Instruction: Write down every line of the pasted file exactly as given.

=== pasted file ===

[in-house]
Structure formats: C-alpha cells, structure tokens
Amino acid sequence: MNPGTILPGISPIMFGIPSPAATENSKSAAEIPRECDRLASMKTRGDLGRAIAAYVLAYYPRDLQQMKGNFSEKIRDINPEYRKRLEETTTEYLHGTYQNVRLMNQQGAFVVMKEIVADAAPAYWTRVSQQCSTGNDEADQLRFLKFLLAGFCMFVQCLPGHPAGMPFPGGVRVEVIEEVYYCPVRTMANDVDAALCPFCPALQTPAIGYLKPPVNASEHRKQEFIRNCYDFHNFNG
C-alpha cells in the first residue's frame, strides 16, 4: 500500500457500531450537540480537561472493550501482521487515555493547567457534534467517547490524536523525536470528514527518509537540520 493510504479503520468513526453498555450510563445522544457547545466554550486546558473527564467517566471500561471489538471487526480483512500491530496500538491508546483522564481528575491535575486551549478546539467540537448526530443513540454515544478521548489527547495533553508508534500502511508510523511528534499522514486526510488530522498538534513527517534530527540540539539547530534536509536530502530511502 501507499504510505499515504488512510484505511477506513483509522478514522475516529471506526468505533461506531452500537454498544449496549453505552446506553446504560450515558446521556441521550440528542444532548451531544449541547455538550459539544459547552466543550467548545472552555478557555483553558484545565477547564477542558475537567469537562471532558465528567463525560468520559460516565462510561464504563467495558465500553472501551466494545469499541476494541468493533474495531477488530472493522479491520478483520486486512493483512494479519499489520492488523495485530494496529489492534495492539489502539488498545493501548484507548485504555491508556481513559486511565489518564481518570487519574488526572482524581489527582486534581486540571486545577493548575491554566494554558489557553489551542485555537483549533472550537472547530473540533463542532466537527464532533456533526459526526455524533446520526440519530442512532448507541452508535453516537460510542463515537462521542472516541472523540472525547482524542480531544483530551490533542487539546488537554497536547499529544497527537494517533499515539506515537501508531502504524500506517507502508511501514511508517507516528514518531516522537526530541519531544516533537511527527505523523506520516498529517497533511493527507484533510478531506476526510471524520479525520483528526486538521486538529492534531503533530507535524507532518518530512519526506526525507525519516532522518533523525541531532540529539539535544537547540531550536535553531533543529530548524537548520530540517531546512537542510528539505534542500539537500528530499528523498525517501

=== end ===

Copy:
[in-house]
Structure formats: C-alpha cells, structure tokens
Amino acid sequence: MNPGTILPGISPIMFGIPSPAATENSKSAAEIPRECDRLASMKTRGDLGRAIAAYVLAYYPRDLQQMKGNFSEKIRDINPEYRKRLEETTTEYLHGTYQNVRLMNQQGAFVVMKEIVADAAPAYWTRVSQQCSTGNDEADQLRFLKFLLAGFCMFVQCLPGHPAGMPFPGGVRVEVIEEVYYCPVRTMANDVDAALCPFCPALQTPAIGYLKPPVNASEHRKQEFIRNCYDFHNFNG
C-alpha cells in the first residue's frame, strides 16, 4: 500500500457500531450537540480537561472493550501482521487515555493547567457534534467517547490524536523525536470528514527518509537540520 493510504479503520468513526453498555450510563445522544457547545466554550486546558473527564467517566471500561471489538471487526480483512500491530496500538491508546483522564481528575491535575486551549478546539467540537448526530443513540454515544478521548489527547495533553508508534500502511508510523511528534499522514486526510488530522498538534513527517534530527540540539539547530534536509536530502530511502 501507499504510505499515504488512510484505511477506513483509522478514522475516529471506526468505533461506531452500537454498544449496549453505552446506553446504560450515558446521556441521550440528542444532548451531544449541547455538550459539544459547552466543550467548545472552555478557555483553558484545565477547564477542558475537567469537562471532558465528567463525560468520559460516565462510561464504563467495558465500553472501551466494545469499541476494541468493533474495531477488530472493522479491520478483520486486512493483512494479519499489520492488523495485530494496529489492534495492539489502539488498545493501548484507548485504555491508556481513559486511565489518564481518570487519574488526572482524581489527582486534581486540571486545577493548575491554566494554558489557553489551542485555537483549533472550537472547530473540533463542532466537527464532533456533526459526526455524533446520526440519530442512532448507541452508535453516537460510542463515537462521542472516541472523540472525547482524542480531544483530551490533542487539546488537554497536547499529544497527537494517533499515539506515537501508531502504524500506517507502508511501514511508517507516528514518531516522537526530541519531544516533537511527527505523523506520516498529517497533511493527507484533510478531506476526510471524520479525520483528526486538521486538529492534531503533530507535524507532518518530512519526506526525507525519516532522518533523525541531532540529539539535544537547540531550536535553531533543529530548524537548520530540517531546512537542510528539505534542500539537500528530499528523498525517501